As previously noted, the only difference in the direct effects of the childhood adverse experiences on spectrum symptoms was that the negative-like symptom of diminished thoughts/emotions was associated with self-reported (but not interview-based) neglect. Although the reason for this inconsistency is unclear, it may be related to measurement differences between the two instruments. For instance, in addition to the particular features inherent to questionnaire and interview formats, differences in the wording of neglect items (several CTQ neglect, but not abuse, items are reverse-worded [e.g., “My family was a source of strength and support”], whereas none of the ITEC items are) as well as the distinct ways to quantify maltreatment (the CTQ considers frequency whereas the ITEC considers age, perpetrator, frequency, and duration) may account for this discrepancy.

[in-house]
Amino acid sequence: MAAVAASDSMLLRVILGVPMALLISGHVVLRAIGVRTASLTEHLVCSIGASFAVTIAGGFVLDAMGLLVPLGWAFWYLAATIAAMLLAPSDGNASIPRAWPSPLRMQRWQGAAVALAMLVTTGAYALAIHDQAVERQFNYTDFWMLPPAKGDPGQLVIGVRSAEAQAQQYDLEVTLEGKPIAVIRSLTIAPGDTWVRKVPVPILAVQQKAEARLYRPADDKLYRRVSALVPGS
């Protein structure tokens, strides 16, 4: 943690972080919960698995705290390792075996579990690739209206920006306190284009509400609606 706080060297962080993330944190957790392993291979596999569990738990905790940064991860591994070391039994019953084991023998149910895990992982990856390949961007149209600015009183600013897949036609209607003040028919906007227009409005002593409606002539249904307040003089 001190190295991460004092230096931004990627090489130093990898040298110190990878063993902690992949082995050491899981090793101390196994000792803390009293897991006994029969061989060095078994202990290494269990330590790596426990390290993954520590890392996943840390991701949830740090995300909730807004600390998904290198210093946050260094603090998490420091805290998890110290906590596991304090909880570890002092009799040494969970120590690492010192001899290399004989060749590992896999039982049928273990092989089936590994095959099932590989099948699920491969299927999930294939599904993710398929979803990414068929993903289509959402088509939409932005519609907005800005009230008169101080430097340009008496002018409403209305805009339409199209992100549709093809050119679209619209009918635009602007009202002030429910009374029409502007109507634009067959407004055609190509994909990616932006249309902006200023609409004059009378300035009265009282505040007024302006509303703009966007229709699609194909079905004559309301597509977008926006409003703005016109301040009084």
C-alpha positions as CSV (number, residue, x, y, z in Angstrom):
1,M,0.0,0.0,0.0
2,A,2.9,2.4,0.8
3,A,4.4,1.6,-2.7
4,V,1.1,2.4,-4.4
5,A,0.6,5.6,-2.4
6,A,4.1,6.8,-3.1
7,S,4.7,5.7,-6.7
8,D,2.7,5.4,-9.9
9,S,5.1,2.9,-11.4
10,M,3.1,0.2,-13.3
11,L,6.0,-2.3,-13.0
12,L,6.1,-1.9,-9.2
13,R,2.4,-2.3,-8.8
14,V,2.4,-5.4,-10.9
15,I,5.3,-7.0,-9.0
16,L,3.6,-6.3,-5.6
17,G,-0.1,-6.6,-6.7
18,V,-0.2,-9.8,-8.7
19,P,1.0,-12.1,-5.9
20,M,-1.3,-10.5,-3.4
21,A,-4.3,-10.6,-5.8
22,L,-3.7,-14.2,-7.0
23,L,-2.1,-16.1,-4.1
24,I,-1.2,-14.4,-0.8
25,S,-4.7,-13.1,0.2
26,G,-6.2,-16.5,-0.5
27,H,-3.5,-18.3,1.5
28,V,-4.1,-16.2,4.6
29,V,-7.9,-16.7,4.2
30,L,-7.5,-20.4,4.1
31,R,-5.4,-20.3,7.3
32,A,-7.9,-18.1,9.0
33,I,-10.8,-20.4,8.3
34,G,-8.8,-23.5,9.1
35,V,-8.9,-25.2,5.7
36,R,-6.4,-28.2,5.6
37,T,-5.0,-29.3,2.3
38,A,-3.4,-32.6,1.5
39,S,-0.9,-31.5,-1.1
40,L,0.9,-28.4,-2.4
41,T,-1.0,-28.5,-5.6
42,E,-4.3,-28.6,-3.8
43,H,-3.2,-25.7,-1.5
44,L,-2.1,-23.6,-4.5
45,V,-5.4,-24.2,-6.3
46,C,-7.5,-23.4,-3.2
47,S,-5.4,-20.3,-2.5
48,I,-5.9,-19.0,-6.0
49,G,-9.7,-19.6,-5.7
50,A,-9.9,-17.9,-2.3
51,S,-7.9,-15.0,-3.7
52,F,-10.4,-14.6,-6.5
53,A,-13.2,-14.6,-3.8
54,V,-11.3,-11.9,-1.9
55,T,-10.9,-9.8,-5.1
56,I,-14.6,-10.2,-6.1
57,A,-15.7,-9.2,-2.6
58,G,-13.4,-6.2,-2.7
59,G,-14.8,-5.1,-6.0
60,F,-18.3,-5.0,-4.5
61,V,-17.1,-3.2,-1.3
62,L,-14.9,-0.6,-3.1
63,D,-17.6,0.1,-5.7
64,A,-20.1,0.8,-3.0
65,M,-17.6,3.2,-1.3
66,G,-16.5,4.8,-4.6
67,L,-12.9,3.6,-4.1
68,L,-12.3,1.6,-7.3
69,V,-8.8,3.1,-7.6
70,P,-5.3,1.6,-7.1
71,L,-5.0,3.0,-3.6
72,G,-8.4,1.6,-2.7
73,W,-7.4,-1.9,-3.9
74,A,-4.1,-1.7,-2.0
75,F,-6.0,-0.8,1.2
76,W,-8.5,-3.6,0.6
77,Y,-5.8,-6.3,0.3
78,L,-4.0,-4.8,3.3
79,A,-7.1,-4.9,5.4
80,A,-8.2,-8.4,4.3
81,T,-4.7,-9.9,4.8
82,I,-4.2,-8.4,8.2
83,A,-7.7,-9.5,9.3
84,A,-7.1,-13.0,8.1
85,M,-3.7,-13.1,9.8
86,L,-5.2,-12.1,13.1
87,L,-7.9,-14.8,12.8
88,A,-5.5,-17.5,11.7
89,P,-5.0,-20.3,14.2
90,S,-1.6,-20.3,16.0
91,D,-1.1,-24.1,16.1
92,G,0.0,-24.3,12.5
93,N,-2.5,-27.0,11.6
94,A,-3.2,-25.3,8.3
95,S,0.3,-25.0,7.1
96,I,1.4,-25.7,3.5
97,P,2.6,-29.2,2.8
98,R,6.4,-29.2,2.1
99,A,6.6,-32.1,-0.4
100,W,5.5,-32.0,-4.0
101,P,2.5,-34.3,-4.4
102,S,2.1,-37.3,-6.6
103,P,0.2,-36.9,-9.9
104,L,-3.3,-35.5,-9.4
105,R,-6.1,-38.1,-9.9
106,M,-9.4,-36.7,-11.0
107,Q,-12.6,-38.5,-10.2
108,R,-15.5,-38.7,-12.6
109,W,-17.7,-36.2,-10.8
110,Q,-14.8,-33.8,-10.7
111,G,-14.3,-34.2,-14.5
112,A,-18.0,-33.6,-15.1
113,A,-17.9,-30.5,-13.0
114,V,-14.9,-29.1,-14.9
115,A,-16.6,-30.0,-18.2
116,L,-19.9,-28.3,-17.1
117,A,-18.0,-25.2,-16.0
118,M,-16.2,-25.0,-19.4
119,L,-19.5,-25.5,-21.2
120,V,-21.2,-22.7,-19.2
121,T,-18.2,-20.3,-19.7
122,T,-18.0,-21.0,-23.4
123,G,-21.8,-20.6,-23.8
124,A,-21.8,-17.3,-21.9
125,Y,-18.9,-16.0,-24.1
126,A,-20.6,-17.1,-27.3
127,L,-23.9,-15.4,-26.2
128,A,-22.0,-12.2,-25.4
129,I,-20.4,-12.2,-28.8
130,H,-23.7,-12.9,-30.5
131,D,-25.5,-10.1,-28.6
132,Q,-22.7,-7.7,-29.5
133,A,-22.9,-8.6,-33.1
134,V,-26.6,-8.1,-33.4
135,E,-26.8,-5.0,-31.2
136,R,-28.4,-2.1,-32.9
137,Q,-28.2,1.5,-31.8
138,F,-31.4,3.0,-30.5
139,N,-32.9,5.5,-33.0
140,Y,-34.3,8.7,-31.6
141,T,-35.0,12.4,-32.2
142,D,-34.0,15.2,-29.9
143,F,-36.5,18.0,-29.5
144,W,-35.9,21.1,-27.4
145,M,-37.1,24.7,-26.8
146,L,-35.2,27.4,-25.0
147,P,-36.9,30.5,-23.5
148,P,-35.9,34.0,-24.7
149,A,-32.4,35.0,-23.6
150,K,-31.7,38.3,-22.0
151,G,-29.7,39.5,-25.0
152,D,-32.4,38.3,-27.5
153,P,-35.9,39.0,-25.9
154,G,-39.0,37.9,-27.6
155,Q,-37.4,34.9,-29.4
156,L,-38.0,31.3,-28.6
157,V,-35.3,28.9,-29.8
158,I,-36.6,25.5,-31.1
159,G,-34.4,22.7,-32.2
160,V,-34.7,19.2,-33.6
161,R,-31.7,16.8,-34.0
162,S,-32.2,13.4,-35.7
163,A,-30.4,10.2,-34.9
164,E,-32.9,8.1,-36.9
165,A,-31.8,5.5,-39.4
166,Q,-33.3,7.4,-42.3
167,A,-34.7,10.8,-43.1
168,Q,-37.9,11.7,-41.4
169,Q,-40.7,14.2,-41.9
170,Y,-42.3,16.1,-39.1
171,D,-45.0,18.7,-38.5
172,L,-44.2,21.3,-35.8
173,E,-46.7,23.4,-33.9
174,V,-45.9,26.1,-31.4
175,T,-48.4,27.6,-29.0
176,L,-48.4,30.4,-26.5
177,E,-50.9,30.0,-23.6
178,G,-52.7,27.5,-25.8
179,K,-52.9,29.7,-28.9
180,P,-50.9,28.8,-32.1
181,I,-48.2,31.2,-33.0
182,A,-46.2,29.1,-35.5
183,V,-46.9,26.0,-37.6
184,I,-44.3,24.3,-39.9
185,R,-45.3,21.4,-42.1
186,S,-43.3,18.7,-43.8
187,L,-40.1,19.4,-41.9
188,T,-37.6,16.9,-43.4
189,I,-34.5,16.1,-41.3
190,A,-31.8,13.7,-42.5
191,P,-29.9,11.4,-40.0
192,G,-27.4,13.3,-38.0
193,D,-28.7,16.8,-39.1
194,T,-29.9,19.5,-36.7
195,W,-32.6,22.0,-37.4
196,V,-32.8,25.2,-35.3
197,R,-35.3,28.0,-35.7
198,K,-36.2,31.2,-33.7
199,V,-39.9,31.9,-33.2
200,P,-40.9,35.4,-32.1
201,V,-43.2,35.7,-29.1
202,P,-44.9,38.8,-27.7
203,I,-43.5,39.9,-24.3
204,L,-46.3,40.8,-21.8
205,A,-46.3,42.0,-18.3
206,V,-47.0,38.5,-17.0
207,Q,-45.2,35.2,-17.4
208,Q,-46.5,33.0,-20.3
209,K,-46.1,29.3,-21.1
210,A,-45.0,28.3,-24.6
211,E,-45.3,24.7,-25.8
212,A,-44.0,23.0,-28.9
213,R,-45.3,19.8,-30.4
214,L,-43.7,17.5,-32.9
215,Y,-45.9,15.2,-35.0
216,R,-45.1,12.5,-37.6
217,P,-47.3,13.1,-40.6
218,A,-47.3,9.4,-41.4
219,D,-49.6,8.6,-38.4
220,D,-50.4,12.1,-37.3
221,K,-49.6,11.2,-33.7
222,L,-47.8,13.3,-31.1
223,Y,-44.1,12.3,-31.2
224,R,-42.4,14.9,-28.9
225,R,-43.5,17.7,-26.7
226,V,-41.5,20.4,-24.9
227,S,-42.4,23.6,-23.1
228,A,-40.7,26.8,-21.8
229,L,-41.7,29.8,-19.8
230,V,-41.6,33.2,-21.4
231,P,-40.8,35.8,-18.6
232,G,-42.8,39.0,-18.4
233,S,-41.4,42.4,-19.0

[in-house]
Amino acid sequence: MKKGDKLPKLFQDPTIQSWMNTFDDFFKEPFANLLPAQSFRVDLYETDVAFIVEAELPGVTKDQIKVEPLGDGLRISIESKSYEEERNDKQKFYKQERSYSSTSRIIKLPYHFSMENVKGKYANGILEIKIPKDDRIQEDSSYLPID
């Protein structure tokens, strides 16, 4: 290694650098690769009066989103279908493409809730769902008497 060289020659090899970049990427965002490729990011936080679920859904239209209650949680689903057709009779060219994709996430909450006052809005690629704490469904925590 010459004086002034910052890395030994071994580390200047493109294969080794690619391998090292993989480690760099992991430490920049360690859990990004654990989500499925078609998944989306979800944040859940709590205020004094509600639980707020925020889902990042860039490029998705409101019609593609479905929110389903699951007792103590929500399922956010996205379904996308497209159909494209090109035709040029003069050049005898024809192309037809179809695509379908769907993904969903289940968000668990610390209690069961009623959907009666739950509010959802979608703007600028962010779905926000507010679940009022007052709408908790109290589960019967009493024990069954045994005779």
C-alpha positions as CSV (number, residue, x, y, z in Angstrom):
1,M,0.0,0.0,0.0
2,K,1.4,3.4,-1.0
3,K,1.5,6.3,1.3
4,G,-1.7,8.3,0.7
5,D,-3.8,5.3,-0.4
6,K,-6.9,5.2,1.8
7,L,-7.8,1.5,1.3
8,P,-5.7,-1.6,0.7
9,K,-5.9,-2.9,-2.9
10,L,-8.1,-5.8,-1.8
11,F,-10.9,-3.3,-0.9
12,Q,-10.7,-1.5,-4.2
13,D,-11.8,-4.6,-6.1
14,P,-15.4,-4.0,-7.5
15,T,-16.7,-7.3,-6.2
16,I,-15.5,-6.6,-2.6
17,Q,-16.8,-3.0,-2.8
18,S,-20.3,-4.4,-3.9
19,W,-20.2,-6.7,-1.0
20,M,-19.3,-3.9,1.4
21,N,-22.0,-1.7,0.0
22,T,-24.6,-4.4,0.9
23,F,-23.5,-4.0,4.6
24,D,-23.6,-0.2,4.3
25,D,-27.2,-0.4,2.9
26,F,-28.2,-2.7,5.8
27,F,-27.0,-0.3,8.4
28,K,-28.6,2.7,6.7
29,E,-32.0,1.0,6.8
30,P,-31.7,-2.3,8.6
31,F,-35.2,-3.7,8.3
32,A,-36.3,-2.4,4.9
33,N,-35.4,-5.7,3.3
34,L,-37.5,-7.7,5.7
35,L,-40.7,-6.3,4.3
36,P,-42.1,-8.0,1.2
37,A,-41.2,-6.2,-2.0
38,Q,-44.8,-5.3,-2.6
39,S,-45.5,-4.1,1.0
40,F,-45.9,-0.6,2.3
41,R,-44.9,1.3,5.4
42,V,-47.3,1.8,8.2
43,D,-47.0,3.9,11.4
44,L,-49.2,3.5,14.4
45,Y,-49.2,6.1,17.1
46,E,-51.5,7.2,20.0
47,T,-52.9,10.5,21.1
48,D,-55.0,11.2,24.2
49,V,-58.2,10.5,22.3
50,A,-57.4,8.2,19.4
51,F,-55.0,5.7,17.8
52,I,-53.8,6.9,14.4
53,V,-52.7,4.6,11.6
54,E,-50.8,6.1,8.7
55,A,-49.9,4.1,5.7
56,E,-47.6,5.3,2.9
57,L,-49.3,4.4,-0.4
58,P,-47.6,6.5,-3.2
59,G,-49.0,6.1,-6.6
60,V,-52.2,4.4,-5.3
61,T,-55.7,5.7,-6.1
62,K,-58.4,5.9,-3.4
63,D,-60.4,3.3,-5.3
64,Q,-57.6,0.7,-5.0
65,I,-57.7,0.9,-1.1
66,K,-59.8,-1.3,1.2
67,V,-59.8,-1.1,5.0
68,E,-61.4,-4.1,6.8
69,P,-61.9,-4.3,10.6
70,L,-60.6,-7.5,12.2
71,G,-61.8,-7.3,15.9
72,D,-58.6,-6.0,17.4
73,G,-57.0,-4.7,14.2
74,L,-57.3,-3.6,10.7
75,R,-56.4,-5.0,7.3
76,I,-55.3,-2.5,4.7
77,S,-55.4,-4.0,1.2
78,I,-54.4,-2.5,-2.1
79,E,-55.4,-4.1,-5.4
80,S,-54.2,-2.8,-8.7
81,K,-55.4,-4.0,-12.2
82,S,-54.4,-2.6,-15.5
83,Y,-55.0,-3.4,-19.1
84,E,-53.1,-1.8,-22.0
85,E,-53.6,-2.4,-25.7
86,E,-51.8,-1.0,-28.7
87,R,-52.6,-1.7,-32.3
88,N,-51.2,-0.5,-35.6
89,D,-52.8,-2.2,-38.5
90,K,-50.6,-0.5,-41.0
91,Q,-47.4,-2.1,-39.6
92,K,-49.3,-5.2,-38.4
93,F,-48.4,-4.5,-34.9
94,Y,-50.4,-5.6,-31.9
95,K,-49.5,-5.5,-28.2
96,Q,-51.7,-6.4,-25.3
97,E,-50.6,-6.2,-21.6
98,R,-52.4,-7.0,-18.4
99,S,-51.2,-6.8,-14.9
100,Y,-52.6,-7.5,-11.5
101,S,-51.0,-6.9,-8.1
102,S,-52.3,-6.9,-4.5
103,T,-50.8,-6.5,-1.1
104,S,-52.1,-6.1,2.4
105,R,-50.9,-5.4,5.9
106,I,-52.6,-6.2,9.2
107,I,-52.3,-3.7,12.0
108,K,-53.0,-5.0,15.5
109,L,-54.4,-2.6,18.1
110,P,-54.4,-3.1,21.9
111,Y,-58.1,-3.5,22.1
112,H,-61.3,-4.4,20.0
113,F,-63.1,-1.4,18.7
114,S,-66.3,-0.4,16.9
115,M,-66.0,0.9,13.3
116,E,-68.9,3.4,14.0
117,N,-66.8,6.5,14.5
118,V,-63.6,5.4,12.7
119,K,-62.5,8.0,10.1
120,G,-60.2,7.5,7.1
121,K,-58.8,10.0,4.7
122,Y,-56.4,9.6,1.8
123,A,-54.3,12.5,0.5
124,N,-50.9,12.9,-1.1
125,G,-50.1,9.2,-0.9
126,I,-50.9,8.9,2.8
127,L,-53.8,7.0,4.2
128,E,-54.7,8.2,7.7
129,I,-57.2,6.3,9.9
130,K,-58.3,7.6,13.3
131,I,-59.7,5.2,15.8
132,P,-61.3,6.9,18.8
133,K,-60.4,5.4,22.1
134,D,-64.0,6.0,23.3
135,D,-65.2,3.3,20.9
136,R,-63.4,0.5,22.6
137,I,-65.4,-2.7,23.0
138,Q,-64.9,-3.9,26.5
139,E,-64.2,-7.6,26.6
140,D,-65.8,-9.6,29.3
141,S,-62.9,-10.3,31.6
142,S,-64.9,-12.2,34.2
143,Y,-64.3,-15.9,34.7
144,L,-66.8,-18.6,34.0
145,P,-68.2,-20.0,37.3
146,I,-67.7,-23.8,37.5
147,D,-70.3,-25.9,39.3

The results regarding stress reactivity replicate and extend previous ESM research [3638]. We found that all the adverse experiences investigated were associated with increased reactivity to stress in the flow of daily life. It is interesting to note that although losses and general traumatic events were not directly related to positive symptoms, they were associated with increased symptoms only in interaction with momentary stress. This underscores the importance of examining the joint contribution of distal and momentary stressors to risk for psychotic outcomes.